All of these threads converge on Lulu’s ultimate confrontation with Wario, who dons the Luxeville pot, transforming him into Wario Deluxe. With help from the player in one final set of microgames, Wario Deluxe is defeated, and Lulu reclaims her town’s treasure, reverting Wario back into his normal, selfish self. But even after temporarily being a megalomaniacal villain, Wario’s friends still forgive him for his greedy ways, and then he runs away with the tournament’s earning without paying them. It’s a silly moment to let you know that, in WarioWare, we’re all here to make friends, have fun, and – most importantly – goof off.

Best Games Played 2018: Deepest Dive

These games and awards were decided during the Wardcast’s Best Games Played 2018 episode, where we considered any and all games played by the members of the Wardcast in 2018, even if they weren’t released that calendar year.


I’m pretty picky when it comes to roguelikes. Mainstays like FTL, Spelunky, and Darkest Dungeon just don’t do it for me. The unforgiving permadeath mixed with sticky, clunky gameplay ensured that I could never engage with them for more than one or two play sessions. But despite being put-off by the most popular entries in the genre, I’m always on the lookout for one that aligns with my sensibilities, and every once in a while, I find one that sucks me in.

This happened previously with Rogue Legacy – a game that professed itself as a rogue lite, where the punishment of death was lessened by adding persistent progression. I spent hours churning through Rogue Legacy: building out the skill tree, upgrading character classes, unlocking armor sets, and stomping my way through the game’s castle in an attempt to defeat its five bosses. That never happened, mind you, but the journey is what made it fun. That’s important. A lot of rougelikes make the entirety of the experience solely about what comes at the end, about trying to pull off the single, perfect run that gets you over the game’s stated finish line, and I played a lot of PUBG last year, so I know the rush.

But Enter the Gungeon, like other rogue lites, improves on this formula by staying jam-packed with stuff to do and see on your way to the endgame, attempting to kill the Elder Dragun. After all, if you never see the end, you may as well enjoy the middle. The game plays in the style of top-down bullet hell roguelikes like Binding of Isaac and Nuclear Throne. Clear a room, move on. What keeps the game fresh is its progression, its exploration, and – most importantly – its weapons.

The Gungeon is where every firearm from history and fiction comes to call home. Glancing through the Ammonomicon, you find amazing armaments like a NES Zapper, a poisonous t-shirt cannon, a shreddin’ guitar, and a lowercase letter R that shoots out the letters B-U-L-L-E-T. You start out with only a fraction of the game’s 200-plus weapons unlocked, and you’ll only ever see, at most, a dozen or so guns in any single run through the Gungeon. You’ll find guns that you’ll naturally gravitate towards and inevitably lose when you die, only to start over and have to acclimate yourself with a new firearm. This is what makes Gungeon so addicting: there’s always some new trick or objective or mechanic to sink your teeth into.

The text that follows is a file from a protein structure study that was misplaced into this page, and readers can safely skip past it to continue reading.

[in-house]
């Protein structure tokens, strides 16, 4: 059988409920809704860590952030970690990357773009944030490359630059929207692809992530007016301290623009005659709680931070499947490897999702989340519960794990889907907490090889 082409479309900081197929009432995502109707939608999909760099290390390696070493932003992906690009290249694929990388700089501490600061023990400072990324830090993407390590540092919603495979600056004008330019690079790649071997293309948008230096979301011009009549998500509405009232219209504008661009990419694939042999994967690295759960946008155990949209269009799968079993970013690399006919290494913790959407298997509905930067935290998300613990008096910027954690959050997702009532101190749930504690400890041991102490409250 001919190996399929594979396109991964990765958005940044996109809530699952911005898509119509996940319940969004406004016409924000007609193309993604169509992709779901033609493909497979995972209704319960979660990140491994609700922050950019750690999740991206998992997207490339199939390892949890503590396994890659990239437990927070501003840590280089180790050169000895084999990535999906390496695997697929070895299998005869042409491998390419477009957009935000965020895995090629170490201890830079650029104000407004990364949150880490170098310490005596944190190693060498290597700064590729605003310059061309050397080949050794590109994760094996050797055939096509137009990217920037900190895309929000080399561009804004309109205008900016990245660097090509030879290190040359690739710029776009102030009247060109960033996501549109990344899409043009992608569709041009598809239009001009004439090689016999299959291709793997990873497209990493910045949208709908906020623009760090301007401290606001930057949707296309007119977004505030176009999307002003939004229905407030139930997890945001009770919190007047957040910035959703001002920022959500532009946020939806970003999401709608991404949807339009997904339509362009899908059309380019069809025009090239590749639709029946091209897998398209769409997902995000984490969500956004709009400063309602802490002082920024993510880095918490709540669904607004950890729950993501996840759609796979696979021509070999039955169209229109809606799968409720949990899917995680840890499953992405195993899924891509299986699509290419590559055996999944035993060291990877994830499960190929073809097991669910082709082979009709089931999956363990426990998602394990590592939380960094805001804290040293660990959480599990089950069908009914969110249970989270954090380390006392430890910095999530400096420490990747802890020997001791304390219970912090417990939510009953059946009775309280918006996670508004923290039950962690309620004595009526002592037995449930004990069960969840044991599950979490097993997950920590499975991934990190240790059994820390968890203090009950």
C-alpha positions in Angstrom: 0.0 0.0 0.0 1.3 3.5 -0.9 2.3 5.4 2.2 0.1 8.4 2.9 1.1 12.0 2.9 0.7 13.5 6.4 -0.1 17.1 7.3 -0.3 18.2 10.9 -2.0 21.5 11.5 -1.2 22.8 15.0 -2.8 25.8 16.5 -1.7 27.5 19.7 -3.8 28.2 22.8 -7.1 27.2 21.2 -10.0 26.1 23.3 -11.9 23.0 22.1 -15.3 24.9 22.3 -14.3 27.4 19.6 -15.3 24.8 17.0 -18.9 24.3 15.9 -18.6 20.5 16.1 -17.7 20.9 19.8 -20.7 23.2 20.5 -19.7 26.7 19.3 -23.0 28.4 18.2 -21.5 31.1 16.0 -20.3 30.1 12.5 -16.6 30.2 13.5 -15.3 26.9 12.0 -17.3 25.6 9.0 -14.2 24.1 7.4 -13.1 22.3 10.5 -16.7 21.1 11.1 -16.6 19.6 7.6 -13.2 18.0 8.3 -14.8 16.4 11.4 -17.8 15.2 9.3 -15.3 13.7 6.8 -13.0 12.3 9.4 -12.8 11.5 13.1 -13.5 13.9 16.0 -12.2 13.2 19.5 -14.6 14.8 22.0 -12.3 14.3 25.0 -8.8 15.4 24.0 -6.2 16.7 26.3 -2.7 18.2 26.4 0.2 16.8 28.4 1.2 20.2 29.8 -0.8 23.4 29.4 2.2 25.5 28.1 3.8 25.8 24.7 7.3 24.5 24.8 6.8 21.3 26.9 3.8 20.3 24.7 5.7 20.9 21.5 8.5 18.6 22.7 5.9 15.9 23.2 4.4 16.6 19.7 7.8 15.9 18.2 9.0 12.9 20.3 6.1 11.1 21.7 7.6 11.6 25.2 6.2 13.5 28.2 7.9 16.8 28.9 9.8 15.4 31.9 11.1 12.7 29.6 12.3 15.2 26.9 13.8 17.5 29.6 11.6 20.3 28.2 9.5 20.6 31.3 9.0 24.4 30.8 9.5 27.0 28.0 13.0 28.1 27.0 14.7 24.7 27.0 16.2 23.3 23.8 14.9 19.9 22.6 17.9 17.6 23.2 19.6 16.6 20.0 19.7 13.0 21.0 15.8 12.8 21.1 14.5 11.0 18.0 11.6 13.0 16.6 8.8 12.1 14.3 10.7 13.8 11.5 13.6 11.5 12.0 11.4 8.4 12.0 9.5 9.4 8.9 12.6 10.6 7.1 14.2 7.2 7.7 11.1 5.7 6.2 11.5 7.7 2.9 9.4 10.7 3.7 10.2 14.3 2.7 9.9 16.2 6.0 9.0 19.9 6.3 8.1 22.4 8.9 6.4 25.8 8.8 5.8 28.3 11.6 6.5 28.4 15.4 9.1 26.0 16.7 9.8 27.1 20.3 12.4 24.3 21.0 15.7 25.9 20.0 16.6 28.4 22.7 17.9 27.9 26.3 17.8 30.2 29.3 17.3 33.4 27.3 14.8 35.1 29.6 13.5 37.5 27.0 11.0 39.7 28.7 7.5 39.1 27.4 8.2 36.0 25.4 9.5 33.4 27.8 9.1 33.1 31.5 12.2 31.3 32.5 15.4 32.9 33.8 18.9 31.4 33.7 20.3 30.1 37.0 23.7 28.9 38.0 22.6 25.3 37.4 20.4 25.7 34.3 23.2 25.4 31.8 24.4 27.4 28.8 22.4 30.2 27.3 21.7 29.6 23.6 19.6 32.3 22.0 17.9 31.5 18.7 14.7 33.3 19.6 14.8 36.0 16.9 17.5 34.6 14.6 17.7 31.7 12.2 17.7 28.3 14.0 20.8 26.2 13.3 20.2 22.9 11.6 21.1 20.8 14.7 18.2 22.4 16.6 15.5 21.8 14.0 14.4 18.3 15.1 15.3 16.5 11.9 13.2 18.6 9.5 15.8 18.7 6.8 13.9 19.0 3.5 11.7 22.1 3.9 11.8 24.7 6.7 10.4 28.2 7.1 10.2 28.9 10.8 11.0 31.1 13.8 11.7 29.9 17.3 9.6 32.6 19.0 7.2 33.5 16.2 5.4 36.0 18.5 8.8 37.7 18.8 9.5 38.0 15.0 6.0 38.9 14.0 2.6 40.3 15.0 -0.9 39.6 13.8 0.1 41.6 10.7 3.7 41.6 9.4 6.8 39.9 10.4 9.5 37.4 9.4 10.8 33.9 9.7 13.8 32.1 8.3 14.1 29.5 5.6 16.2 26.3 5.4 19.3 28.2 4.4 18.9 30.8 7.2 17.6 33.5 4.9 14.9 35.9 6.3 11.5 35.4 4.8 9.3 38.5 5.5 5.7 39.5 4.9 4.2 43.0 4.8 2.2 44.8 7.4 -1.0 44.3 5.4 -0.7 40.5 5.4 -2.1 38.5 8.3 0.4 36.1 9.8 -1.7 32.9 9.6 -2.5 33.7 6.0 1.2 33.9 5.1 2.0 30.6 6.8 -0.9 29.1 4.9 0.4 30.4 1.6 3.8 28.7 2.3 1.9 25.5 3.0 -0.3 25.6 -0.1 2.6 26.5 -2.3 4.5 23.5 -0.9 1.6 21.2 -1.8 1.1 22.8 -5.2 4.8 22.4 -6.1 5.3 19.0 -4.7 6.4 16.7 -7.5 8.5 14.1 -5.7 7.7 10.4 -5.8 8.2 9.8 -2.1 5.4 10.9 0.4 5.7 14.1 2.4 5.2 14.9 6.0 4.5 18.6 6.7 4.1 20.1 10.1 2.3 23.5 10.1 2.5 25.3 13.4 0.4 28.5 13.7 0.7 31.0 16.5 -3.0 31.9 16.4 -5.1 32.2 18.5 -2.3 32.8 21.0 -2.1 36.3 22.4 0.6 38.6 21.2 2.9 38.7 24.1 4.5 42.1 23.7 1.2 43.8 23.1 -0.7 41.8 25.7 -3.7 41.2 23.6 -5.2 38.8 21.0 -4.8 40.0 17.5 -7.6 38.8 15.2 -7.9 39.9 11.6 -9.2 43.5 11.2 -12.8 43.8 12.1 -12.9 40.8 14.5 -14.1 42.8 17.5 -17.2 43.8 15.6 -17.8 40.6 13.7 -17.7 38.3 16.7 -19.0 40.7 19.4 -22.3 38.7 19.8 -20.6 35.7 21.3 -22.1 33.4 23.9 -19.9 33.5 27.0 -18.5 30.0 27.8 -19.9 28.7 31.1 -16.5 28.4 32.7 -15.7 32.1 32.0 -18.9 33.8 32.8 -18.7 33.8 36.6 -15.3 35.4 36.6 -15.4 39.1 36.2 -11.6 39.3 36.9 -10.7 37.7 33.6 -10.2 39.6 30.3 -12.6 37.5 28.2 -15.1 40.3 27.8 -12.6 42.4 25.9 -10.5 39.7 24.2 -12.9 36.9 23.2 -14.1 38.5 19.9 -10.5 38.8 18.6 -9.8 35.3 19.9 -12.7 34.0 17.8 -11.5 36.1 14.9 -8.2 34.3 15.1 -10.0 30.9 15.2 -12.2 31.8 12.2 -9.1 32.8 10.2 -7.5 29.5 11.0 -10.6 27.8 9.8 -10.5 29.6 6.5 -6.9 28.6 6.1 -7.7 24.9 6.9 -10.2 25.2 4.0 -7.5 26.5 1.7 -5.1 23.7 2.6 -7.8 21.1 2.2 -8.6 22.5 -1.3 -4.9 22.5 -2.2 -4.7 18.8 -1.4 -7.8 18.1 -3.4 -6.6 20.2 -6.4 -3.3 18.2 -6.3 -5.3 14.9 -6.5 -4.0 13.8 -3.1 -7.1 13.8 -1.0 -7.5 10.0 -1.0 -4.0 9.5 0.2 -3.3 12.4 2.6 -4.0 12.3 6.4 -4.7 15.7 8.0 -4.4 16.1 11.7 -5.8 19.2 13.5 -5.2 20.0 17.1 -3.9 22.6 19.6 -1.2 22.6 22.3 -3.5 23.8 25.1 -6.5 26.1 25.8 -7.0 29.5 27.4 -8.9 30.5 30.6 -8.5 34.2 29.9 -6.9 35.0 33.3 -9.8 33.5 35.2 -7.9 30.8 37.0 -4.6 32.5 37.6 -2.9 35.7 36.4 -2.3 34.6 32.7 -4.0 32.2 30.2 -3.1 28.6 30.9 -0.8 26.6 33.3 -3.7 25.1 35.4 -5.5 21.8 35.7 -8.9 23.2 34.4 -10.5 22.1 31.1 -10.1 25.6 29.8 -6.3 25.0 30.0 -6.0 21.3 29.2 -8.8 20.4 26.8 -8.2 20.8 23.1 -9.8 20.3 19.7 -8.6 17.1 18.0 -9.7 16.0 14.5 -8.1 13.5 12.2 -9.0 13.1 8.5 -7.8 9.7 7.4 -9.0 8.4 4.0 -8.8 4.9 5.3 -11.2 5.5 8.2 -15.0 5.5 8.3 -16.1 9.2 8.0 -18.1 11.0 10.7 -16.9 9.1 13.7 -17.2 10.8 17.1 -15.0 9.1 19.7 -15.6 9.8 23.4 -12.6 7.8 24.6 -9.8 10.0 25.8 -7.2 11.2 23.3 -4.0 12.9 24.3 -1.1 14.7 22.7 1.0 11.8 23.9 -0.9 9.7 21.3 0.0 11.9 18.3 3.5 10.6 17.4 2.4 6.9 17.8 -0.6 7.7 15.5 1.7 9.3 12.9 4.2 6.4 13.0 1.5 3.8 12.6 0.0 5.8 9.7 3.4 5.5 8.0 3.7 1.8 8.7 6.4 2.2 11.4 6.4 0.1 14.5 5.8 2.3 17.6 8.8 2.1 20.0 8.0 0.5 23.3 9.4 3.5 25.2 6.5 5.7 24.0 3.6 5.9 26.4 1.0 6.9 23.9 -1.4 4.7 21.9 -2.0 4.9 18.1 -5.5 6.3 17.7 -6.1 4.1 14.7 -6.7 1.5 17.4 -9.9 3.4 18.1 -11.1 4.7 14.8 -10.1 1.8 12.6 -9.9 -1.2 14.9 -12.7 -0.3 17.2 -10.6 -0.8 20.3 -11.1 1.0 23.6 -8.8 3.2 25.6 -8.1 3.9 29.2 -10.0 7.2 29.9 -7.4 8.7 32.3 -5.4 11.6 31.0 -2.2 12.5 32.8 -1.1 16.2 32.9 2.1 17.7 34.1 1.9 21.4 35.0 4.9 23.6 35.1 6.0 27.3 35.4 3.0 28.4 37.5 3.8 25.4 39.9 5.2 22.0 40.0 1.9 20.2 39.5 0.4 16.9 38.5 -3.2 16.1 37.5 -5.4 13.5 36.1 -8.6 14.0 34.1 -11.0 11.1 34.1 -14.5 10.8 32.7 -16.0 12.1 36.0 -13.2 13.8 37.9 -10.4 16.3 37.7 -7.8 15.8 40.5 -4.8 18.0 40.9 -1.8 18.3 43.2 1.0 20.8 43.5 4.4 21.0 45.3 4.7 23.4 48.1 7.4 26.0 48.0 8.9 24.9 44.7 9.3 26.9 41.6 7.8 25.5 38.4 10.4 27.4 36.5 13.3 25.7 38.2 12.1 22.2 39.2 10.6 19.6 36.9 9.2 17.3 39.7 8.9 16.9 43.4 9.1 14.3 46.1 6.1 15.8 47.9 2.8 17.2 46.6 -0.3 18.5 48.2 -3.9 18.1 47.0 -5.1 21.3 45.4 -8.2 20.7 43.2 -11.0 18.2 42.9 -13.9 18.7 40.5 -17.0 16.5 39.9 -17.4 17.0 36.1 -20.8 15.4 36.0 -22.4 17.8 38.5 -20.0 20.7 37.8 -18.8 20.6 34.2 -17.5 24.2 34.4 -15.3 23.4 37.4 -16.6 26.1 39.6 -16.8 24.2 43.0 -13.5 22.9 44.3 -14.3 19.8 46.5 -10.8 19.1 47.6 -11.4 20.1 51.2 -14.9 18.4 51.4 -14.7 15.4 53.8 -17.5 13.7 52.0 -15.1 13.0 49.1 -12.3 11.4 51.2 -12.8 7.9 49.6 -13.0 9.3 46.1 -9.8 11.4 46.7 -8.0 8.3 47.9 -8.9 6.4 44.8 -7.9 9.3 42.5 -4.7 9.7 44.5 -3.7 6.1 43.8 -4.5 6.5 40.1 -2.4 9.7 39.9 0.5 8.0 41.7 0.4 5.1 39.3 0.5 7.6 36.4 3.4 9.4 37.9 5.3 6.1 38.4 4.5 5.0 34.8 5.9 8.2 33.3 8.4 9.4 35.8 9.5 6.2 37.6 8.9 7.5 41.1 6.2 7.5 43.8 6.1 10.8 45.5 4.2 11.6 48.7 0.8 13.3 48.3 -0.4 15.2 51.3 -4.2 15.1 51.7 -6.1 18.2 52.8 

What starts out as a straightlaced roguelike with a seemingly clear objective – kill the final boss – turns into a intricately laced adventure that’s as deep as it is wide. Soon after the game starts, you learn about the Bullet That Can Kill The Past, a rare artifact that the player characters are hunting for, seemingly because they wish to escape some horror from their former life. Building the Bullet requires four components that are scattered about the Gungeon, and each one you retrieve has to be brought down to the final floor, the Forge, and given to the Blacksmith. So this creates the second persistent objective that the game has to offer, but there’s more.

You’ll also discover NPCs locked in cells throughout the Gungeon, and once you find the corresponding key and free them, they return to the entryway of the Gungeon, known as the Breach, and offer you aid in the form of purchasable unlocks, hunting objectives, and also elevator repair from the Tinker. The Tinker adds a unique wrinkle to a traditionally linear rougelike structure. Want to hunt for a specific reagent for the Bullet That Can Kill The Past on the third floor, but don’t want to risk dying on the first or second floor? Easy, give the Tinker the required number of resources found in the Gungeon – keys, shell casings, and bullet blanks – and he’ll build you an express elevator that takes you straight to the third floor. But to unlock it, you have to give all the resources all in one go – there’s no persistence here.

And I haven’t even gotten to synergies.

Base Gungeon had passive items that modified your weapons to great effect. Say you have a gun like the H4mmer, an average but reliable weapon, which fires a good amount of bullets quickly and effectively, with the last shot in the clip being a literal hammer. Now, say you also have the Stout Bullets item, which makes your bullets bigger and slower. Now you have a gun that shoots a quick spray of difficult to dodge ordinance. While you have to accept what the Gungeon doles out, you can mix and match your resources to deadly effect. Freezing bullets, healing bullets, electrified bullets, wings that grant flight, homing shots, and more add another layer to an already enormous cake.